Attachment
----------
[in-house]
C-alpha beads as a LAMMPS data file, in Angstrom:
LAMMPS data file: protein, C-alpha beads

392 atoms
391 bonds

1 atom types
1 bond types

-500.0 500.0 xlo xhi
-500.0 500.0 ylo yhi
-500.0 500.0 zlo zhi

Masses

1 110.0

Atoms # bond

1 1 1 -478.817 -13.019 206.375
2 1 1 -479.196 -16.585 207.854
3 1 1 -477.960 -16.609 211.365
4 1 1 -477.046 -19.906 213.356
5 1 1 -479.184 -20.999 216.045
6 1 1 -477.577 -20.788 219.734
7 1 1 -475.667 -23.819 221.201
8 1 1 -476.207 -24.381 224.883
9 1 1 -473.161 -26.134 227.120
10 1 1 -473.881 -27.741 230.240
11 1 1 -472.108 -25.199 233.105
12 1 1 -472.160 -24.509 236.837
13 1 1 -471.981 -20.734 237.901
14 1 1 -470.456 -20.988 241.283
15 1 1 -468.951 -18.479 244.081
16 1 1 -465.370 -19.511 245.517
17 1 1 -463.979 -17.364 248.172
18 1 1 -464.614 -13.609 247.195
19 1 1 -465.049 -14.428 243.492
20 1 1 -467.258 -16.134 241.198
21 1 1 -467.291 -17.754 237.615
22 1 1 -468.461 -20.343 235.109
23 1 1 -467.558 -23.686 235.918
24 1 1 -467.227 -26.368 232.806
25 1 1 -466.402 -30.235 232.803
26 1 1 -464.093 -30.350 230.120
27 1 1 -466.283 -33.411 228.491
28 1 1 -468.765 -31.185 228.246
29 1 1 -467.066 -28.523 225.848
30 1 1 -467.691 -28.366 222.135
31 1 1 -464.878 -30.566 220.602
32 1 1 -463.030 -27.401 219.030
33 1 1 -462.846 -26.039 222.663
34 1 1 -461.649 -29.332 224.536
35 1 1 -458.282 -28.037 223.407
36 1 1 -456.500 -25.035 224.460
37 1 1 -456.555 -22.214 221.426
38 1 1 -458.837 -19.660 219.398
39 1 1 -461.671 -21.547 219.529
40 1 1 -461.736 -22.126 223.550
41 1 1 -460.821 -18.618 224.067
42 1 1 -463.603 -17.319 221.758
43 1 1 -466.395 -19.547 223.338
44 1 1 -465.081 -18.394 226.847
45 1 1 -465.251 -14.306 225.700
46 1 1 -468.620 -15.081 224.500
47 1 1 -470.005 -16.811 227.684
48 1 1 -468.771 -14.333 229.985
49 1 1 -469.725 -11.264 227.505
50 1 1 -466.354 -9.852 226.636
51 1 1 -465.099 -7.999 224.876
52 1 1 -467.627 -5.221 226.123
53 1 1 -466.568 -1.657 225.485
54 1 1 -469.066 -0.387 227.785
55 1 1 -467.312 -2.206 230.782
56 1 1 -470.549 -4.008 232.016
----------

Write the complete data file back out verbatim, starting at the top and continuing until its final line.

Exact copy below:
[in-house]
C-alpha beads as a LAMMPS data file, in Angstrom:
LAMMPS data file: protein, C-alpha beads

392 atoms
391 bonds

1 atom types
1 bond types

-500.0 500.0 xlo xhi
-500.0 500.0 ylo yhi
-500.0 500.0 zlo zhi

Masses

1 110.0

Atoms # bond

1 1 1 -478.817 -13.019 206.375
2 1 1 -479.196 -16.585 207.854
3 1 1 -477.960 -16.609 211.365
4 1 1 -477.046 -19.906 213.356
5 1 1 -479.184 -20.999 216.045
6 1 1 -477.577 -20.788 219.734
7 1 1 -475.667 -23.819 221.201
8 1 1 -476.207 -24.381 224.883
9 1 1 -473.161 -26.134 227.120
10 1 1 -473.881 -27.741 230.240
11 1 1 -472.108 -25.199 233.105
12 1 1 -472.160 -24.509 236.837
13 1 1 -471.981 -20.734 237.901
14 1 1 -470.456 -20.988 241.283
15 1 1 -468.951 -18.479 244.081
16 1 1 -465.370 -19.511 245.517
17 1 1 -463.979 -17.364 248.172
18 1 1 -464.614 -13.609 247.195
19 1 1 -465.049 -14.428 243.492
20 1 1 -467.258 -16.134 241.198
21 1 1 -467.291 -17.754 237.615
22 1 1 -468.461 -20.343 235.109
23 1 1 -467.558 -23.686 235.918
24 1 1 -467.227 -26.368 232.806
25 1 1 -466.402 -30.235 232.803
26 1 1 -464.093 -30.350 230.120
27 1 1 -466.283 -33.411 228.491
28 1 1 -468.765 -31.185 228.246
29 1 1 -467.066 -28.523 225.848
30 1 1 -467.691 -28.366 222.135
31 1 1 -464.878 -30.566 220.602
32 1 1 -463.030 -27.401 219.030
33 1 1 -462.846 -26.039 222.663
34 1 1 -461.649 -29.332 224.536
35 1 1 -458.282 -28.037 223.407
36 1 1 -456.500 -25.035 224.460
37 1 1 -456.555 -22.214 221.426
38 1 1 -458.837 -19.660 219.398
39 1 1 -461.671 -21.547 219.529
40 1 1 -461.736 -22.126 223.550
41 1 1 -460.821 -18.618 224.067
42 1 1 -463.603 -17.319 221.758
43 1 1 -466.395 -19.547 223.338
44 1 1 -465.081 -18.394 226.847
45 1 1 -465.251 -14.306 225.700
46 1 1 -468.620 -15.081 224.500
47 1 1 -470.005 -16.811 227.684
48 1 1 -468.771 -14.333 229.985
49 1 1 -469.725 -11.264 227.505
50 1 1 -466.354 -9.852 226.636
51 1 1 -465.099 -7.999 224.876
52 1 1 -467.627 -5.221 226.123
53 1 1 -466.568 -1.657 225.485
54 1 1 -469.066 -0.387 227.785
55 1 1 -467.312 -2.206 230.782
56 1 1 -470.549 -4.008 232.016